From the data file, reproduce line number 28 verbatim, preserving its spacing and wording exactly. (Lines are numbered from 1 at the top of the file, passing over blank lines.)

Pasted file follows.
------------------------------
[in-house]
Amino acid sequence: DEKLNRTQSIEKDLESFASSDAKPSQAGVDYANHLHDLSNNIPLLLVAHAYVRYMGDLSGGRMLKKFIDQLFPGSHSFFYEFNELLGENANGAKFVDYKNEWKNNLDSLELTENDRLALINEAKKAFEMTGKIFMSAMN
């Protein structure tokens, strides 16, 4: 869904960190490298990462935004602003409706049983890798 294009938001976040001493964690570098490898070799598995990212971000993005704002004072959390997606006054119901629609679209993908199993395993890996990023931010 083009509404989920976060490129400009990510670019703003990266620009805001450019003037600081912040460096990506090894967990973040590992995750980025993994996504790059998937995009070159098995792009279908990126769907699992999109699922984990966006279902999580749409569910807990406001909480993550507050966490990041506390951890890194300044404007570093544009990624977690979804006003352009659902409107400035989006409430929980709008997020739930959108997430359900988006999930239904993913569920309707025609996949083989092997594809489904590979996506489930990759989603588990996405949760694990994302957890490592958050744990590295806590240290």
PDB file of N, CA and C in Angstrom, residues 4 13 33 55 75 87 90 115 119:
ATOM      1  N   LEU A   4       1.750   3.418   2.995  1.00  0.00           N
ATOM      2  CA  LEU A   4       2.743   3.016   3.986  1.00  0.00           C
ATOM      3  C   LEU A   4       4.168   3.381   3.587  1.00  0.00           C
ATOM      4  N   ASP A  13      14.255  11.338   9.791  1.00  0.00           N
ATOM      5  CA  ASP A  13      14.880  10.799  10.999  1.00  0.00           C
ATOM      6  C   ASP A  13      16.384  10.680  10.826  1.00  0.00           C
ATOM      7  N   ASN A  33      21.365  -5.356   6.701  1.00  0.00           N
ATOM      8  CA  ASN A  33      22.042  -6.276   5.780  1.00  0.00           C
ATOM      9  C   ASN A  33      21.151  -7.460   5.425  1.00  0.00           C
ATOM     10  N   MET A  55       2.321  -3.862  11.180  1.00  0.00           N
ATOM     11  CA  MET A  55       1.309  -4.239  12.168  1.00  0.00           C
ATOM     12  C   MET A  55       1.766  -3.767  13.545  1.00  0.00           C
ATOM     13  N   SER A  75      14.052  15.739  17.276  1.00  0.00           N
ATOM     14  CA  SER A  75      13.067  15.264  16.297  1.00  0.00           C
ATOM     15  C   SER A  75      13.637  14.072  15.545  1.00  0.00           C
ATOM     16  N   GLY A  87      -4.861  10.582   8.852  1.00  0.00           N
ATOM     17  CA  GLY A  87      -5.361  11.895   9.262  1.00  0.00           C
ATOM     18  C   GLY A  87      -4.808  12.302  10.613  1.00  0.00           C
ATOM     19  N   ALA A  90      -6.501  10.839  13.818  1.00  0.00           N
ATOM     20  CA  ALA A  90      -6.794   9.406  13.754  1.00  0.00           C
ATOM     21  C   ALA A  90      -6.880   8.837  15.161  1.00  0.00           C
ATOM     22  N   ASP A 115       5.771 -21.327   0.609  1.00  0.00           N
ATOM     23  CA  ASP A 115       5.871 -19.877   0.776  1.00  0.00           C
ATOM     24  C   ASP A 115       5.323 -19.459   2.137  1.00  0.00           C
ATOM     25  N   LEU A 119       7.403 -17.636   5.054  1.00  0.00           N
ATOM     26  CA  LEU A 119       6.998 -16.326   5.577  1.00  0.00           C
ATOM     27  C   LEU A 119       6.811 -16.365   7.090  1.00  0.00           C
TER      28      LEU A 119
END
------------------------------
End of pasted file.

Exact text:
ATOM     24  C   ASP A 115       5.323 -19.459   2.137  1.00  0.00           C